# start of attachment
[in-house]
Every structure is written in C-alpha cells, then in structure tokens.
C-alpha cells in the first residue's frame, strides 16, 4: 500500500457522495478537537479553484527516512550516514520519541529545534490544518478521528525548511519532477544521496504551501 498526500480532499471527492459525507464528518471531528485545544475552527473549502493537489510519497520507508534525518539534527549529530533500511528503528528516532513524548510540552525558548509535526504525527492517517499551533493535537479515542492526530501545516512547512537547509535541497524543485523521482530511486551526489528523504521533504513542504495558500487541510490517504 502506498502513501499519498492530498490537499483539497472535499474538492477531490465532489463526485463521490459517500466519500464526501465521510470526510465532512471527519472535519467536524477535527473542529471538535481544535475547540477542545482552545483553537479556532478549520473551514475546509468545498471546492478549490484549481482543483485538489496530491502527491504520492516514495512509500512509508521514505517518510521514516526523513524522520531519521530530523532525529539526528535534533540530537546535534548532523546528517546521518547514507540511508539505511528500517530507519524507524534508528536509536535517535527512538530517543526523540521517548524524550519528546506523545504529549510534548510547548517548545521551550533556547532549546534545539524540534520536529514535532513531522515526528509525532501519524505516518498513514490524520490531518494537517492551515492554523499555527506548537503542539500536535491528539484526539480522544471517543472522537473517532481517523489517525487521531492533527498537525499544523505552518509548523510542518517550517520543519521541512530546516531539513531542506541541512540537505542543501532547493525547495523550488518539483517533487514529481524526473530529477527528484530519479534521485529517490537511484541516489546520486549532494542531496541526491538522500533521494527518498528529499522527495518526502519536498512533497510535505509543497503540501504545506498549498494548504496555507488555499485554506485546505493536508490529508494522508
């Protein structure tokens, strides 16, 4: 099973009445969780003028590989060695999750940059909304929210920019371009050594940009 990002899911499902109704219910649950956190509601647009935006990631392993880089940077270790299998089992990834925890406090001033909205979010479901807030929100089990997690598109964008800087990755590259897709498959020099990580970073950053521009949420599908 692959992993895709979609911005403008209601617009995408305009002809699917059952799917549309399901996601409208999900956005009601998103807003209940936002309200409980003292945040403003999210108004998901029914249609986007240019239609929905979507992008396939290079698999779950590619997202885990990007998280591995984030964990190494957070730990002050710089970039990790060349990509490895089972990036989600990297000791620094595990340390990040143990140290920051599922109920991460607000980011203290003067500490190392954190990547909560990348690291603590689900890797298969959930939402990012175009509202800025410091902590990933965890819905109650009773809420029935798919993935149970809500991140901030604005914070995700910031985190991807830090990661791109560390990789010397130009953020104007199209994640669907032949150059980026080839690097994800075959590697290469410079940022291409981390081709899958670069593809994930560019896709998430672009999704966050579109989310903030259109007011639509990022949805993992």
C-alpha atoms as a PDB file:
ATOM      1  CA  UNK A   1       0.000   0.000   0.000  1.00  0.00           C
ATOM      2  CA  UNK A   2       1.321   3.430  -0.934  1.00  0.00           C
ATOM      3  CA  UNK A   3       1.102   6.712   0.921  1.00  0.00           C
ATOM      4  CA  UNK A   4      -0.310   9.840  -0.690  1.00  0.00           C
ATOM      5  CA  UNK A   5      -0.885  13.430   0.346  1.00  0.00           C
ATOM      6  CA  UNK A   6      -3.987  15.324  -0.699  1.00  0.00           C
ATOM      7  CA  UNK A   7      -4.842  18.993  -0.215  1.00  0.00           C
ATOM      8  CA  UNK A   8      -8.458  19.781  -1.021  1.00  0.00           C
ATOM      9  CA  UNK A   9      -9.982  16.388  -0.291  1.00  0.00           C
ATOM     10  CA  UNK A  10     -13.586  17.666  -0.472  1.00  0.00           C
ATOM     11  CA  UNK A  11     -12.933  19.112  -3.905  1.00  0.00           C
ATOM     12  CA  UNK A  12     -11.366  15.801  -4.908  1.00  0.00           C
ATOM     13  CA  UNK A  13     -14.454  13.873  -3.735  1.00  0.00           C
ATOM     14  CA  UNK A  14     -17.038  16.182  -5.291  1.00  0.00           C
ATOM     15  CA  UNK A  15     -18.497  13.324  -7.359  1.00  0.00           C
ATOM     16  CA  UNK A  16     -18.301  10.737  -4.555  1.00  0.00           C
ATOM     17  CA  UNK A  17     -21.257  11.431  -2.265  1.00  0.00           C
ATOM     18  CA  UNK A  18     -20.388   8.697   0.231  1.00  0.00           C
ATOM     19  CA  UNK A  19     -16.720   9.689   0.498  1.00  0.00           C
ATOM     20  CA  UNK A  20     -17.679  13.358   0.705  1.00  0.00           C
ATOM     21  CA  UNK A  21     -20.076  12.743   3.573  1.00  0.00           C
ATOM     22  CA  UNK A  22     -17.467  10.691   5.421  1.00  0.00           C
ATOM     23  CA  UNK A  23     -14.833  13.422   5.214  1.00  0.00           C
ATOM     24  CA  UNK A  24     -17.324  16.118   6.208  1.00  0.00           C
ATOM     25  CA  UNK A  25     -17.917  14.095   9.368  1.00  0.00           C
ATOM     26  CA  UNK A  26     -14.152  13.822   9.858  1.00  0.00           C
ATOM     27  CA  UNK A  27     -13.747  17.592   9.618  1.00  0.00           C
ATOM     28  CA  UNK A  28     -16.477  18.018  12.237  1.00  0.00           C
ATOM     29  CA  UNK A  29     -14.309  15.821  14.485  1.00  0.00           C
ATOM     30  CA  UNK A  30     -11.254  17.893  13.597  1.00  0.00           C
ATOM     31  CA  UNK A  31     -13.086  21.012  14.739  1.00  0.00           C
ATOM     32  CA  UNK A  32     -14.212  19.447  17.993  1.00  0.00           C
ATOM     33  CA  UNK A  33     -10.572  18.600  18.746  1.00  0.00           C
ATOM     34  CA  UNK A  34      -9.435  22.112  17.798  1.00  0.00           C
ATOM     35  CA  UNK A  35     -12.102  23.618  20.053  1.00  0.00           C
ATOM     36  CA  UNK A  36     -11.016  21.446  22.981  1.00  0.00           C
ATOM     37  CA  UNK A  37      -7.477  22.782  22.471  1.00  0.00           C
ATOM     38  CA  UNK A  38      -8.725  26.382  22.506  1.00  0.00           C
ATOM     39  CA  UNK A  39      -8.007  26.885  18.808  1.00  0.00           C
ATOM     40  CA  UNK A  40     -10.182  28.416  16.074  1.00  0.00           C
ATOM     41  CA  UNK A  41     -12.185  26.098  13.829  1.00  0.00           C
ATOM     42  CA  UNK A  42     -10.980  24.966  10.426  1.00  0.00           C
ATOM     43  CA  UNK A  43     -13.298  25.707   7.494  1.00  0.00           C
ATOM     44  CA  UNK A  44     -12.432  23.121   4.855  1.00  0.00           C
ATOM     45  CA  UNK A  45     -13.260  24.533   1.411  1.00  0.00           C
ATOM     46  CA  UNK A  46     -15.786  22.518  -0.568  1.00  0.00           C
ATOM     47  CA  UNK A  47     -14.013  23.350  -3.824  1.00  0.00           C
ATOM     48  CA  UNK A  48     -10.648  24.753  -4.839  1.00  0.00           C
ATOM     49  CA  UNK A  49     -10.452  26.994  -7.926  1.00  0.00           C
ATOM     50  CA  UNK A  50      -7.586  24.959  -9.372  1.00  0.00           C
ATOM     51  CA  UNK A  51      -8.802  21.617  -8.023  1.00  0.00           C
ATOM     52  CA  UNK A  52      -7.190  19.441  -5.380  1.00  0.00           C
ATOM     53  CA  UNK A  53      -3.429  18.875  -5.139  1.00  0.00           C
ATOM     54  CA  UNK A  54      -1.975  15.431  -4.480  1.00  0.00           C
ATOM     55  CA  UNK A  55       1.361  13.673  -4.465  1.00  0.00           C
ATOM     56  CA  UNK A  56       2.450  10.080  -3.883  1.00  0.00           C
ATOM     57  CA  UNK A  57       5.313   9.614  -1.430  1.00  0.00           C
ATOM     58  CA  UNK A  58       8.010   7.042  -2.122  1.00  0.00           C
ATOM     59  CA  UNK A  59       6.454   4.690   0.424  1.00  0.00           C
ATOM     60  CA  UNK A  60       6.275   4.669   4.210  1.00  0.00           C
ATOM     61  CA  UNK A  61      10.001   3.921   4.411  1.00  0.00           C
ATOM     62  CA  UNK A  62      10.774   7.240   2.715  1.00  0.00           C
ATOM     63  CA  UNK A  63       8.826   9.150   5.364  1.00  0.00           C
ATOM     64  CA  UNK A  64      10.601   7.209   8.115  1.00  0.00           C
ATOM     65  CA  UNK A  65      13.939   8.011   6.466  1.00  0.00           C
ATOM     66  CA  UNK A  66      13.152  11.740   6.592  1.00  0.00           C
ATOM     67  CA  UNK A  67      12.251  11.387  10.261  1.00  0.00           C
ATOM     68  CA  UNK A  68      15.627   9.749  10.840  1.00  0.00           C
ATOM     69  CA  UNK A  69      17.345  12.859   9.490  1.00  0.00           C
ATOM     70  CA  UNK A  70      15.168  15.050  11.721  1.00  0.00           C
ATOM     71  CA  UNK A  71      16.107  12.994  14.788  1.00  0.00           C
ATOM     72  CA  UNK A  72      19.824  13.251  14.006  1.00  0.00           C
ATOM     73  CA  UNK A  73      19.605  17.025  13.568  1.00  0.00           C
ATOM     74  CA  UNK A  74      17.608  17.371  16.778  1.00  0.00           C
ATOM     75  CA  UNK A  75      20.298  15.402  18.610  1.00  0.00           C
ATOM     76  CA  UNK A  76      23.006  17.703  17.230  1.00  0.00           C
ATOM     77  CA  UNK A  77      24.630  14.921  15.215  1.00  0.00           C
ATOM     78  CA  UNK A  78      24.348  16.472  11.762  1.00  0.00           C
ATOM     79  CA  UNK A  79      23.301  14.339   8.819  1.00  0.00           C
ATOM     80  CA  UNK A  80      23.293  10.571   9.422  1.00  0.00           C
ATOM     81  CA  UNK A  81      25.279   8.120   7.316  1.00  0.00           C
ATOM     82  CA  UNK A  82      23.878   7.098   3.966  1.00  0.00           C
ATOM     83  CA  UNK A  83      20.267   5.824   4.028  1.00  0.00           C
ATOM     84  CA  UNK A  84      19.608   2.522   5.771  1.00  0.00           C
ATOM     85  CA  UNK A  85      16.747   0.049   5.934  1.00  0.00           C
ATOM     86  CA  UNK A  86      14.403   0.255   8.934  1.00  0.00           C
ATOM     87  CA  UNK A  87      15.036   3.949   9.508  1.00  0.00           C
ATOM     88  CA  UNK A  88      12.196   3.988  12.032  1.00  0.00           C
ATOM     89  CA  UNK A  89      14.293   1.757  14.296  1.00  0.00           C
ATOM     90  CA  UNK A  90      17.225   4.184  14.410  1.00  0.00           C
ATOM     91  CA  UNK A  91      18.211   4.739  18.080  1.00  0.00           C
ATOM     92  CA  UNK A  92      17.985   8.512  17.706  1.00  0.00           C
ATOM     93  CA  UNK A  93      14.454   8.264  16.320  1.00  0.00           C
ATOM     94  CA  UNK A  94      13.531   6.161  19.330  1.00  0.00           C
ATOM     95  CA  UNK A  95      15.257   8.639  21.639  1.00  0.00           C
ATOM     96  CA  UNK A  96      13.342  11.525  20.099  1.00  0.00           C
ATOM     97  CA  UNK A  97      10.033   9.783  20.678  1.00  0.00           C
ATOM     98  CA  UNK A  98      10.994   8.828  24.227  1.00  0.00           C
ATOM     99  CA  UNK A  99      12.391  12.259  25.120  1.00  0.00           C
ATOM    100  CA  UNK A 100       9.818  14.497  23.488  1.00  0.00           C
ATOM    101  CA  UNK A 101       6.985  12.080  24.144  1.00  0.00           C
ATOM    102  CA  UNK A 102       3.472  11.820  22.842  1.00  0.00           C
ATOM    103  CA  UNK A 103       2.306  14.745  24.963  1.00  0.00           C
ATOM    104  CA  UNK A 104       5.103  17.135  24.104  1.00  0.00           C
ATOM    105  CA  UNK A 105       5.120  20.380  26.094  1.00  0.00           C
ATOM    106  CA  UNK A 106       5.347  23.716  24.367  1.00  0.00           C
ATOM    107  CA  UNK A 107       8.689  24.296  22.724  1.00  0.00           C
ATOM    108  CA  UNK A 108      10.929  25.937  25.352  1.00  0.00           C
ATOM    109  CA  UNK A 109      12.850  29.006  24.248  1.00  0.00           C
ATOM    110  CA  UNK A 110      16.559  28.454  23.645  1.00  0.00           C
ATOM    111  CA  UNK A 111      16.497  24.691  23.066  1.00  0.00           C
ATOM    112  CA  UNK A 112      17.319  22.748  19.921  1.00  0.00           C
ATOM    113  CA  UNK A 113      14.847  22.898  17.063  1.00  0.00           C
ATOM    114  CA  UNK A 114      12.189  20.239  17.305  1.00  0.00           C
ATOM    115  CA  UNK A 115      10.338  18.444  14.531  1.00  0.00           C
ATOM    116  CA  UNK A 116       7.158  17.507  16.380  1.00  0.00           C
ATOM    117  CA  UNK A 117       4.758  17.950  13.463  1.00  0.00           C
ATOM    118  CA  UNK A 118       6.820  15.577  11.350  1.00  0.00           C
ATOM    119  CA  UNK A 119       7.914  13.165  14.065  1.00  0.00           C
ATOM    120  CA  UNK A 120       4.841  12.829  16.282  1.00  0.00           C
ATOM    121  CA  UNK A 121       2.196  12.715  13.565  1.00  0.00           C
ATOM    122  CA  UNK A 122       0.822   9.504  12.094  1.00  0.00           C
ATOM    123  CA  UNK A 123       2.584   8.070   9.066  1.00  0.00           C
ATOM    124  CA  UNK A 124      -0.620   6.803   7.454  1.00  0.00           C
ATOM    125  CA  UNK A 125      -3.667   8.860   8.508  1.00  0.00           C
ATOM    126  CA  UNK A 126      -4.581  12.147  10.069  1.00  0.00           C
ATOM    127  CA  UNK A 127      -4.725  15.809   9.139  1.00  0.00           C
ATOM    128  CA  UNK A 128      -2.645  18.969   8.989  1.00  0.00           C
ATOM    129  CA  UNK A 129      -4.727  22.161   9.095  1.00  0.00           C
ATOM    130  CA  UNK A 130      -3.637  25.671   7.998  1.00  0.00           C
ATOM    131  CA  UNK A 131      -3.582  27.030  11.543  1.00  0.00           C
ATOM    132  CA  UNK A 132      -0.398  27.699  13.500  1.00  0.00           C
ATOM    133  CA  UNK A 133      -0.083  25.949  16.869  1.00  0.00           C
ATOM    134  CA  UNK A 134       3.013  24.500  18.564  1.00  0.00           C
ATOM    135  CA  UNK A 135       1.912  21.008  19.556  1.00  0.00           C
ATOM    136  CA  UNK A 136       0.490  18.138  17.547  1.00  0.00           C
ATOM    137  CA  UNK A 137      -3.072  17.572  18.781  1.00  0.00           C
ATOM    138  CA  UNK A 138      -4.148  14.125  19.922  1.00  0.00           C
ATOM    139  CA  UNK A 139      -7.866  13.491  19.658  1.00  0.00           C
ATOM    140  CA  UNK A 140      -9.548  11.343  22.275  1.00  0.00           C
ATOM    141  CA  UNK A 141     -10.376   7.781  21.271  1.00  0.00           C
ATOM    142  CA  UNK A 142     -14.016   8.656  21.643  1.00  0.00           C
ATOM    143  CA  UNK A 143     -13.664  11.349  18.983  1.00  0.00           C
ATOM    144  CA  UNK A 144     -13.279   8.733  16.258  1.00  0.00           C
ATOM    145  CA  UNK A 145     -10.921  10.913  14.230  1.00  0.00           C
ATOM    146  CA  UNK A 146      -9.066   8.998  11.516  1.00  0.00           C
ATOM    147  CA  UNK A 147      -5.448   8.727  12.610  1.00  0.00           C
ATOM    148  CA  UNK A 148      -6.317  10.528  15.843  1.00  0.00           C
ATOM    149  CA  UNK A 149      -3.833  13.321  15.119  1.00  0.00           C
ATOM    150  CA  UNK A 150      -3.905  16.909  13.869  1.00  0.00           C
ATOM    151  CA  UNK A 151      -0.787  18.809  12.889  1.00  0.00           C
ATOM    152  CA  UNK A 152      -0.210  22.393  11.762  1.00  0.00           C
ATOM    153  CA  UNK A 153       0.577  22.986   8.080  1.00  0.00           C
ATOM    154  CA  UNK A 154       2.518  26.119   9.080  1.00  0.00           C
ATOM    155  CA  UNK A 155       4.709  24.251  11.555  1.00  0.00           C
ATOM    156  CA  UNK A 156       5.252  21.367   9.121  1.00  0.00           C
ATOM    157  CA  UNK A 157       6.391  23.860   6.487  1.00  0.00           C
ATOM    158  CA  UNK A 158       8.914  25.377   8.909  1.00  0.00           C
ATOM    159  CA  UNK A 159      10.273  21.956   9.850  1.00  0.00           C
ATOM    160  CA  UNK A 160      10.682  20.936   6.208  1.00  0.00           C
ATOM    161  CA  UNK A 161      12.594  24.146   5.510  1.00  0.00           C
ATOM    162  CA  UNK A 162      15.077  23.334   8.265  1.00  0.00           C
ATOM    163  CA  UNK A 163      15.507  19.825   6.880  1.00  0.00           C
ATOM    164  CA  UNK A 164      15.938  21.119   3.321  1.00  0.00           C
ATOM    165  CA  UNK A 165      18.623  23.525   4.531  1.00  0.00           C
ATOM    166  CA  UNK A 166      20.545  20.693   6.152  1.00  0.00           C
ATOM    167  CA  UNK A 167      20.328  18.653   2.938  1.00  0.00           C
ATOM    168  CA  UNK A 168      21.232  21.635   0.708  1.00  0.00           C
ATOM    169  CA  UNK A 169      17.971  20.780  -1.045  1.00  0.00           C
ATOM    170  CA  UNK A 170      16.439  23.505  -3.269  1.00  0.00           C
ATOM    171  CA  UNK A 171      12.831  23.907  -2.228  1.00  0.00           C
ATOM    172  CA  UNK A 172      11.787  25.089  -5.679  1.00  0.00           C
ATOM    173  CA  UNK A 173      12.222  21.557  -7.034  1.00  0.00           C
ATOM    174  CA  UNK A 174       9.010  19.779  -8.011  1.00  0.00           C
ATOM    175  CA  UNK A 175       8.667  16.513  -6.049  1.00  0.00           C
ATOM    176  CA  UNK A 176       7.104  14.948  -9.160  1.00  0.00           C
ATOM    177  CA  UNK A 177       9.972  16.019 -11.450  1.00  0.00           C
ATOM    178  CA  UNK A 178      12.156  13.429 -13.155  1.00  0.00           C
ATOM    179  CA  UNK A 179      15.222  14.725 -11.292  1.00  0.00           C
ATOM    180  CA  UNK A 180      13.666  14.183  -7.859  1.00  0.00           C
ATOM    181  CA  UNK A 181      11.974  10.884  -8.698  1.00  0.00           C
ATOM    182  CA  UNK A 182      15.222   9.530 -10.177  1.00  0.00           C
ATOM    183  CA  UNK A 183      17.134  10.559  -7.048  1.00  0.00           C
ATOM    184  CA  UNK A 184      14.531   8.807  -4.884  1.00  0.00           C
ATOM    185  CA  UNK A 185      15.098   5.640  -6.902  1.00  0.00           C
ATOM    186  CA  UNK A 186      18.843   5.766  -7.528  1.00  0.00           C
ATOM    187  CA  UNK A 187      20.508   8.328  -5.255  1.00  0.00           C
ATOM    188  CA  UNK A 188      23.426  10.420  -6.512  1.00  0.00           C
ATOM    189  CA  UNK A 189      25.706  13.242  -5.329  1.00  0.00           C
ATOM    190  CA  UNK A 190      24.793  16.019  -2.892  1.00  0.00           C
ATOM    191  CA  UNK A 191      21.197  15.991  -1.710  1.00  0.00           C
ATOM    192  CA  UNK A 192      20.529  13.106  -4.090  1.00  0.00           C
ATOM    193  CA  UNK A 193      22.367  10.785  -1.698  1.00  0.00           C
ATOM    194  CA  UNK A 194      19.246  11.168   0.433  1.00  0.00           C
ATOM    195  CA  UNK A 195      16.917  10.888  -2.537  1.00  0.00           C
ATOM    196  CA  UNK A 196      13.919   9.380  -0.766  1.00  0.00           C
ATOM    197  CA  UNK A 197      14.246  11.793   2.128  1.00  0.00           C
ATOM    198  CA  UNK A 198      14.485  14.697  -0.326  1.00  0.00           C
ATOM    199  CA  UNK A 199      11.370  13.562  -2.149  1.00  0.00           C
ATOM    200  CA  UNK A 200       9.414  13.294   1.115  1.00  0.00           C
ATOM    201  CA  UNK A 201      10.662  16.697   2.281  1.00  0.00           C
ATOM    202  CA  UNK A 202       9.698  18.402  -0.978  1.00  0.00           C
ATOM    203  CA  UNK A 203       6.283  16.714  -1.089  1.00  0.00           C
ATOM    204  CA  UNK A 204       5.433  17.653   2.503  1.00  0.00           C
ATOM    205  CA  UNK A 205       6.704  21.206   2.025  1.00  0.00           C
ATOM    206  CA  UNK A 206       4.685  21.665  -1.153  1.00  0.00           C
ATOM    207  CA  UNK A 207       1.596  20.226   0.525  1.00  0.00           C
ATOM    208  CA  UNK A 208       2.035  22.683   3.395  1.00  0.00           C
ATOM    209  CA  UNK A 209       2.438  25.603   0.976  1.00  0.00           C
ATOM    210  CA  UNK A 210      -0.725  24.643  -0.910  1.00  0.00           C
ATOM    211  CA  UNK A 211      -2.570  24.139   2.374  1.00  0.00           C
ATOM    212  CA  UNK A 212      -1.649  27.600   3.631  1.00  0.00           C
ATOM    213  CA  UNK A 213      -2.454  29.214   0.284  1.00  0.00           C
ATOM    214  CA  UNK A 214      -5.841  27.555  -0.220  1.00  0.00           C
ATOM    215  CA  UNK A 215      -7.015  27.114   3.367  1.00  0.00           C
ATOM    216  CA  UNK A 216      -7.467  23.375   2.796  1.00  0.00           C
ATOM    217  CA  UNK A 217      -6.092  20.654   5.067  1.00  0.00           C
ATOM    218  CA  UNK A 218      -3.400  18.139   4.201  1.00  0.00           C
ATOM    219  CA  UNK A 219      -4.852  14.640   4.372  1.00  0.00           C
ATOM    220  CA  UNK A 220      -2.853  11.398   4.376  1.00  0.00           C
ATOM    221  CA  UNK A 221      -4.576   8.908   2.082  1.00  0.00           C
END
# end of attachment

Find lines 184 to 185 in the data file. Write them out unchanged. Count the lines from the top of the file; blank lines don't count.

ATOM    179  CA  UNK A 179      15.222  14.725 -11.292  1.00  0.00           C
ATOM    180  CA  UNK A 180      13.666  14.183  -7.859  1.00  0.00           C